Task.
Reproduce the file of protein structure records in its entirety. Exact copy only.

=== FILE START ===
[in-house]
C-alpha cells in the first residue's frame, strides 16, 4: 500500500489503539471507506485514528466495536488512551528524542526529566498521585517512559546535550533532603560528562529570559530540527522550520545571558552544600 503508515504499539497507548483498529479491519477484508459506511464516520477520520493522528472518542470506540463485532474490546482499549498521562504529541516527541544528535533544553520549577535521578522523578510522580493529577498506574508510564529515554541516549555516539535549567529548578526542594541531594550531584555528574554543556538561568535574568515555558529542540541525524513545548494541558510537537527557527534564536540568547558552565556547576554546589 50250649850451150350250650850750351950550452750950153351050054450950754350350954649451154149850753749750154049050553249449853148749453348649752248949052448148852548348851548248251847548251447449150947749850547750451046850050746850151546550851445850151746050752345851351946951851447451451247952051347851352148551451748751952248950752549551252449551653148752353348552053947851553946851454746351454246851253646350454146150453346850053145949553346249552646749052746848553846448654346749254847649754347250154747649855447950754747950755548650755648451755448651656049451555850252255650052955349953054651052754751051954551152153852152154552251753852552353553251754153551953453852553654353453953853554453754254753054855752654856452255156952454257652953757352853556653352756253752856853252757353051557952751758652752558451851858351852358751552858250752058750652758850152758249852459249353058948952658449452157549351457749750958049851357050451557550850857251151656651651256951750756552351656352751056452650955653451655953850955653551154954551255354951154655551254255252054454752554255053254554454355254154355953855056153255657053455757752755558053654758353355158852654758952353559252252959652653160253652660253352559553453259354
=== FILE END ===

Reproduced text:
[in-house]
C-alpha cells in the first residue's frame, strides 16, 4: 500500500489503539471507506485514528466495536488512551528524542526529566498521585517512559546535550533532603560528562529570559530540527522550520545571558552544600 503508515504499539497507548483498529479491519477484508459506511464516520477520520493522528472518542470506540463485532474490546482499549498521562504529541516527541544528535533544553520549577535521578522523578510522580493529577498506574508510564529515554541516549555516539535549567529548578526542594541531594550531584555528574554543556538561568535574568515555558529542540541525524513545548494541558510537537527557527534564536540568547558552565556547576554546589 50250649850451150350250650850750351950550452750950153351050054450950754350350954649451154149850753749750154049050553249449853148749453348649752248949052448148852548348851548248251847548251447449150947749850547750451046850050746850151546550851445850151746050752345851351946951851447451451247952051347851352148551451748751952248950752549551252449551653148752353348552053947851553946851454746351454246851253646350454146150453346850053145949553346249552646749052746848553846448654346749254847649754347250154747649855447950754747950755548650755648451755448651656049451555850252255650052955349953054651052754751051954551152153852152154552251753852552353553251754153551953453852553654353453953853554453754254753054855752654856452255156952454257652953757352853556653352756253752856853252757353051557952751758652752558451851858351852358751552858250752058750652758850152758249852459249353058948952658449452157549351457749750958049851357050451557550850857251151656651651256951750756552351656352751056452650955653451655953850955653551154954551255354951154655551254255252054454752554255053254554454355254154355953855056153255657053455757752755558053654758353355158852654758952353559252252959652653160253652660253352559553453259354